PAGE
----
Close reading and Prosopography

Opposite to distant reading, close reading places great emphasis on the single particular over the general, makes us paying close attention to individual words. In the past few weeks, we did close reading from transcribing the Payne Journal in the Juxta Editions, learn TEL-compliant XML markup and use the Oxygen editor to markup the transcriptions. Also, we used these tools to publish the edition of Payne Journal on the web instead of in print. Juxta Editions allows us to compare the original documents and our transcription words by words. However, it only can do the subscription, simple tags of person, place and time on the transcription. In contrast, Oxygen helps us tag more parameters such as the event, object and trait. By marking up the parameters, I gained a different aspect understanding of the journal. The name of the place, the emotion of the role, and other contents in detail, which might be ignored by distance reading, was impressed in my head when I did the markup. I started to think about the relationship between the places, the emotion of the role and the event happened deeply. Now, let me talk more about my experience of using these tools to edit documents that published on the web with Elena Pierazzao’s article “ A Rationale of Digital Documentary Editions”.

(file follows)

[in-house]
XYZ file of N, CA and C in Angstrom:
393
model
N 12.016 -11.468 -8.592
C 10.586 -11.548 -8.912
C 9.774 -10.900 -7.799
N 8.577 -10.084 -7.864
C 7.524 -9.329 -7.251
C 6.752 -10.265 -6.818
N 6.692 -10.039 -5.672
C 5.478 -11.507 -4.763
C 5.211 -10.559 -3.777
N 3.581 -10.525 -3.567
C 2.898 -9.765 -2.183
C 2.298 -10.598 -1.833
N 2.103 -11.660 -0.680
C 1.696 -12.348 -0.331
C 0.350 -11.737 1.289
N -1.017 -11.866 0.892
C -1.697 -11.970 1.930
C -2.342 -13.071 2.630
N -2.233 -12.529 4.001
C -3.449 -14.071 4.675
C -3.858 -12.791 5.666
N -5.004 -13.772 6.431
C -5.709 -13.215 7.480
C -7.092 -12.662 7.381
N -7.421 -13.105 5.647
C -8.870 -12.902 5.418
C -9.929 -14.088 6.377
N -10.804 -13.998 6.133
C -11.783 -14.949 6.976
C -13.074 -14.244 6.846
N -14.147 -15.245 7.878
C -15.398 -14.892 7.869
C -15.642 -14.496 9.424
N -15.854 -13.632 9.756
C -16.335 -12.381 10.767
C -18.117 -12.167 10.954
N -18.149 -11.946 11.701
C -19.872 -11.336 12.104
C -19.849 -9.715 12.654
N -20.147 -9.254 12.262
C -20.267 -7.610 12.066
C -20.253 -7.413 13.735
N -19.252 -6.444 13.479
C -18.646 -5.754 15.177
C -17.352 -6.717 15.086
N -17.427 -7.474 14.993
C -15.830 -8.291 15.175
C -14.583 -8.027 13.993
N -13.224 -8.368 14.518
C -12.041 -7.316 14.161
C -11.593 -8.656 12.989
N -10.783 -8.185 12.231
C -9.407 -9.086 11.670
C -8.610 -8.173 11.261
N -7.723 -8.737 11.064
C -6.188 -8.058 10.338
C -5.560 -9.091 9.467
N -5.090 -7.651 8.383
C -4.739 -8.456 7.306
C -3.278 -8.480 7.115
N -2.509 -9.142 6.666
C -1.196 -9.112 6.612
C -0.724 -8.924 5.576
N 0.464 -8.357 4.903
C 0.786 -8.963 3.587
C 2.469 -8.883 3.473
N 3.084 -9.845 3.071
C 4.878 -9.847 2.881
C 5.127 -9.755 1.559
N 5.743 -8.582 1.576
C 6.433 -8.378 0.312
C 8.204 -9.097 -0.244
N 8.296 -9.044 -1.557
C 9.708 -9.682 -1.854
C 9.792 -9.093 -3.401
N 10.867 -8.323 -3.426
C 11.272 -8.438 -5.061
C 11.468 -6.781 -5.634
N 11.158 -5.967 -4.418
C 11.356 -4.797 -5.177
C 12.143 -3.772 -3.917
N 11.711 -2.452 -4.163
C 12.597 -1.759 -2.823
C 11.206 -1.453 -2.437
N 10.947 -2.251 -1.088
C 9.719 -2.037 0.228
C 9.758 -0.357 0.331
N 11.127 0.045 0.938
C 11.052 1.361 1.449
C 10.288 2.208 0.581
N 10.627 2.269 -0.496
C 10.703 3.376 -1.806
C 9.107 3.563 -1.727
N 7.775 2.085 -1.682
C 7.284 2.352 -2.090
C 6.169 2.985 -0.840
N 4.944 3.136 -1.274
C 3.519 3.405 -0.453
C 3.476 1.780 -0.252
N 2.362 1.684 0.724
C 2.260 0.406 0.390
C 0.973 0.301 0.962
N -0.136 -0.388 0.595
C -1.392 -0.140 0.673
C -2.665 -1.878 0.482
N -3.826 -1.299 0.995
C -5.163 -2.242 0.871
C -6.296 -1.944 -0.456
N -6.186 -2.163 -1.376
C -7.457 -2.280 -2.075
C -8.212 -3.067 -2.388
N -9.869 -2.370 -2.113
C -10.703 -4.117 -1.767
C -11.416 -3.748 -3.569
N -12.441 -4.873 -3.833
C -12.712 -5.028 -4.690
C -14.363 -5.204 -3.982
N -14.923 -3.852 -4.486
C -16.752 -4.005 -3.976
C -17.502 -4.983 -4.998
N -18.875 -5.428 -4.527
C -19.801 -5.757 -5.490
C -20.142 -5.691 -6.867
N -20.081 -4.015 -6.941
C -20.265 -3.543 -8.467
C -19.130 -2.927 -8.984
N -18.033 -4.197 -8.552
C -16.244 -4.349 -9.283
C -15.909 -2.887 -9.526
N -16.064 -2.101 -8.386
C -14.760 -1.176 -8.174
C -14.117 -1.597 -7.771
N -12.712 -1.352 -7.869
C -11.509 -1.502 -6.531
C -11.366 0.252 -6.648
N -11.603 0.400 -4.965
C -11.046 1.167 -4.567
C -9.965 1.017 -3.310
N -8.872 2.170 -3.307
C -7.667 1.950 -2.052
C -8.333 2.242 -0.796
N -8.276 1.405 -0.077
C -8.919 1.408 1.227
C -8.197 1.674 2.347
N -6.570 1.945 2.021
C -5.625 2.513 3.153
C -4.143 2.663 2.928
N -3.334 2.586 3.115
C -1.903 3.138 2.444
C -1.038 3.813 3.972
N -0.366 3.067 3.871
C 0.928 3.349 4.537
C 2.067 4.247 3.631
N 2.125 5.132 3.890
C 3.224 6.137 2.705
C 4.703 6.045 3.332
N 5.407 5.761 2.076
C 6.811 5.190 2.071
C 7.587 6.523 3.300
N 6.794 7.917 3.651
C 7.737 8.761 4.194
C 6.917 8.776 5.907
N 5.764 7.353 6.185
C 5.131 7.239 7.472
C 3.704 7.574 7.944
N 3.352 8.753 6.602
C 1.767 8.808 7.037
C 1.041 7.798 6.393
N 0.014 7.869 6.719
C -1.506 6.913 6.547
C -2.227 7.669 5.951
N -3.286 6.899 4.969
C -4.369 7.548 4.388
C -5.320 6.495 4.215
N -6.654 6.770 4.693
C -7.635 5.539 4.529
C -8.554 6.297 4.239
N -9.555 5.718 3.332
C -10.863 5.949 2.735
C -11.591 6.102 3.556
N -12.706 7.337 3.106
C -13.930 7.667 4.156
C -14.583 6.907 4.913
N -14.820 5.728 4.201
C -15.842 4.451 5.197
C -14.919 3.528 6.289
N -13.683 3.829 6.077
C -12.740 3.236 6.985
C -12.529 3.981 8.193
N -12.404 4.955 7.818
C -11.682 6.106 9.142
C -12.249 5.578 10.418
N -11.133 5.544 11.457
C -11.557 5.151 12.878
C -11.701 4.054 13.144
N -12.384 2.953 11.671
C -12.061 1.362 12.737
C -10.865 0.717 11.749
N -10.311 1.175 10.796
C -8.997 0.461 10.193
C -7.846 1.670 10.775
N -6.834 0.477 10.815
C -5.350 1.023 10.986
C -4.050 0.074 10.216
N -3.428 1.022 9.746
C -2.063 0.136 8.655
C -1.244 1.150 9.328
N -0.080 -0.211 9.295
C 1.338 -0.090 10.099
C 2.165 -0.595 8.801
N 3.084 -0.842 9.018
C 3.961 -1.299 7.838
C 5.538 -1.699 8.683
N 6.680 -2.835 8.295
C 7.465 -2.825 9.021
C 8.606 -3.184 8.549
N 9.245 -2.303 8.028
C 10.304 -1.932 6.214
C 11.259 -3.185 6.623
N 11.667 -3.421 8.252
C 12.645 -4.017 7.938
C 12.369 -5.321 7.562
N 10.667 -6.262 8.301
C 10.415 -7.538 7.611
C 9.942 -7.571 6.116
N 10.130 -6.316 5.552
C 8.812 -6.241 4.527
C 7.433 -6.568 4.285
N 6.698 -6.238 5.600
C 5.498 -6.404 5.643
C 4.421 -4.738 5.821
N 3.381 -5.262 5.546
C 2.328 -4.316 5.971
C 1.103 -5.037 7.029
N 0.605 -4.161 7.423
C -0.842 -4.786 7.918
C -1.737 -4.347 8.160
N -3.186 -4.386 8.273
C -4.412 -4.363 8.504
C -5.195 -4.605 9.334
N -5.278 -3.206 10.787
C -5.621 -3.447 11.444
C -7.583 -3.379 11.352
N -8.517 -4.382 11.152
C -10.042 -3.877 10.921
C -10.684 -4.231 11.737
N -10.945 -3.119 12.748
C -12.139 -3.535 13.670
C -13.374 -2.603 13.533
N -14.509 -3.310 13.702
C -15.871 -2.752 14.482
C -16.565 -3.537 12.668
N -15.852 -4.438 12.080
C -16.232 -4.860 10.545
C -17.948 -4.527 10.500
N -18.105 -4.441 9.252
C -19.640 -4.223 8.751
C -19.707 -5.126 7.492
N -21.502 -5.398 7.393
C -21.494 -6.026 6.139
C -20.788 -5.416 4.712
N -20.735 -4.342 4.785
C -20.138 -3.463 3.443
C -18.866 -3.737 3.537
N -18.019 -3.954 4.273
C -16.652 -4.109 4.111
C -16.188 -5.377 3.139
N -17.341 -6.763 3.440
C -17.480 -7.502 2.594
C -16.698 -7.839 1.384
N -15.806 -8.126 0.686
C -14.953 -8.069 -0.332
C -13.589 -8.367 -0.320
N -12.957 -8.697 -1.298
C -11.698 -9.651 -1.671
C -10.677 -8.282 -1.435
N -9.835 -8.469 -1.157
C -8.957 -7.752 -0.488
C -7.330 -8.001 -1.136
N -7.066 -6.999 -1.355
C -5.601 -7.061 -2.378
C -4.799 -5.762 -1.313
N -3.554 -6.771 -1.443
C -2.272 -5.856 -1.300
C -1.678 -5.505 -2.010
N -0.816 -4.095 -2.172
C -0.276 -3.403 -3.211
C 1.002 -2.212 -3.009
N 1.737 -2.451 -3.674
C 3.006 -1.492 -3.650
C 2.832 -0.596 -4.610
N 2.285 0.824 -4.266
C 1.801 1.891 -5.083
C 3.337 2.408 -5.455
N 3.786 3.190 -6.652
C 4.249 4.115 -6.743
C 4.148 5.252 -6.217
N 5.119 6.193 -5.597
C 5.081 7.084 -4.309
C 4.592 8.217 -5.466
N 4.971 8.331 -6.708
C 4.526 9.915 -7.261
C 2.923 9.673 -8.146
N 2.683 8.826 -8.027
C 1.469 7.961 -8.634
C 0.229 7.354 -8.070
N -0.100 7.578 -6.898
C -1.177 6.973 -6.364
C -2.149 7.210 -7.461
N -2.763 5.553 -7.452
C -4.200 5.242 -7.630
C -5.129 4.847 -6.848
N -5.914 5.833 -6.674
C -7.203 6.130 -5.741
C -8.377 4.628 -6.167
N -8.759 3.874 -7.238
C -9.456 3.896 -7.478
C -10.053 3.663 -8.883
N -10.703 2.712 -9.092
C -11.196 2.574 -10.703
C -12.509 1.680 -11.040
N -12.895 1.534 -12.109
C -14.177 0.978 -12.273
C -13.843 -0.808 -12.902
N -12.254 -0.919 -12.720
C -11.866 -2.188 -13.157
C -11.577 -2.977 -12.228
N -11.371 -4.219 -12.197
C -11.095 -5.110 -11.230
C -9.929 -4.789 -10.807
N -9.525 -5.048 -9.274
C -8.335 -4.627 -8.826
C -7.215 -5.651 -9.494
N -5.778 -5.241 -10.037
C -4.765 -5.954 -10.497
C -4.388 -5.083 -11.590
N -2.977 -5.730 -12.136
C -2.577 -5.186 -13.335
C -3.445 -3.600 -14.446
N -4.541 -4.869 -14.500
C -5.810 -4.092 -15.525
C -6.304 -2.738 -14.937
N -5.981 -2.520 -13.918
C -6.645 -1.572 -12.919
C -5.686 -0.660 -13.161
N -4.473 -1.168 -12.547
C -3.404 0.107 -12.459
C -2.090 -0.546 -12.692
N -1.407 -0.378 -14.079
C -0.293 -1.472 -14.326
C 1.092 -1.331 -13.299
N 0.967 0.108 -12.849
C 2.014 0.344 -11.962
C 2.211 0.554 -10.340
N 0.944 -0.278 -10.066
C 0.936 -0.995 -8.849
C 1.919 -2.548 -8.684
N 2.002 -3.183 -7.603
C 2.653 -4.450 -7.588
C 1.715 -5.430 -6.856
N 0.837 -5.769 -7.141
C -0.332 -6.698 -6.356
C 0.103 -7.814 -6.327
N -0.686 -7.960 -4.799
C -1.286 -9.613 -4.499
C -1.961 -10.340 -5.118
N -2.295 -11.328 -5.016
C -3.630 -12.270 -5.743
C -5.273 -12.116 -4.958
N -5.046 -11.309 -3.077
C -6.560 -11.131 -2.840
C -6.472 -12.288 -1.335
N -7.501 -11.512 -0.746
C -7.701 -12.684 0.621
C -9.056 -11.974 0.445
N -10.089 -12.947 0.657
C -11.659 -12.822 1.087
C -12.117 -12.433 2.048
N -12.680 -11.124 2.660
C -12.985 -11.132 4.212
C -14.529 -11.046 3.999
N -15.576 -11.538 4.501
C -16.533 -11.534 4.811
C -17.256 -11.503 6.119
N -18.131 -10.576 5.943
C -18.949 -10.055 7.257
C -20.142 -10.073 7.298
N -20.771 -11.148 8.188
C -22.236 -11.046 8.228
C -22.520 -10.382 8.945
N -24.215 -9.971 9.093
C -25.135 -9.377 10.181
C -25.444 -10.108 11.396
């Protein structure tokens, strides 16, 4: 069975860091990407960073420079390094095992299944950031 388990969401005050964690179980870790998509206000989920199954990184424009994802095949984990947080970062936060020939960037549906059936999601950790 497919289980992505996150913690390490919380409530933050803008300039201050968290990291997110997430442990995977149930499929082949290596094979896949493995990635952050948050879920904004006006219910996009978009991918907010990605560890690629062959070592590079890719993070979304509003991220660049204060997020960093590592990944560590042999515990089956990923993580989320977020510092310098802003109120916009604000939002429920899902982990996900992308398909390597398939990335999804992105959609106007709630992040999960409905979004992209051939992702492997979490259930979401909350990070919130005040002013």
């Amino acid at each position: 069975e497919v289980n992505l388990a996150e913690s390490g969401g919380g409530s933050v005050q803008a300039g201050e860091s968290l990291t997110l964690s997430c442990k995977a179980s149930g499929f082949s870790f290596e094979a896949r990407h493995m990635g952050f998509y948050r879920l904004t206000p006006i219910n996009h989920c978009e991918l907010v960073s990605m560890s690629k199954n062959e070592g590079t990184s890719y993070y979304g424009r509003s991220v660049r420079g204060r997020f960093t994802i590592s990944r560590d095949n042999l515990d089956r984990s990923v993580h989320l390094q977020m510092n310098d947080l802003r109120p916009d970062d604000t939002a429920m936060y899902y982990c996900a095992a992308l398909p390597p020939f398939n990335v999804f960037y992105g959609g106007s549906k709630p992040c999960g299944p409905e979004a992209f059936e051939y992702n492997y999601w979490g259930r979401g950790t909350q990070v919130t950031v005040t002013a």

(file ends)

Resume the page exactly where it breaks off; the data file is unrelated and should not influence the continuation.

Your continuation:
As Pierazzao stated that scholarly choices constitute the base of any transcription and subsequent diplomatic edition, when I was doing the markup, I have to make a choice on the source. There are potentially infinite sets of facts to be recorded and my goal is to edit as many of the characteristics of the journal as I can. Therefore, it is a challenge for me on how to choose, which features of the primary source I should reproduce, and where shall I stop? Pierazzao said that we must have limits on the selection based on the scholarly purpose. So, I decided to markup documents by choosing one category of parameters at one time. For example, based on the nature of the journal, I did markup for place name that I read through the entire page and only highlight all the place names.Screen Shot 2015-03-20 at 9.35.45 PM In that way, I can ensure all the parameters I need are reproduced while I will not mark mass useless words. Also, in order to ensure the uniform of our decision as an entire Journal, we created a Google document in class to share the editorial decision to we made.

Another decisive challenge for editing is the design and style of the web. I chose white background with black text at the beginning, but after I thought about the comfortableness of the reader to read and search online for the best matched background, I changed the web to a black background with white text.Screen Shot 2015-03-20 at 9.34.48 PM Since this document is a travel journal, the places they traveled and the emotion of the role in the journal is important, I mark the color of the place names to yellow and emotion to red. I also changed the font style of the misspelling in case od readers’ misunderstanding.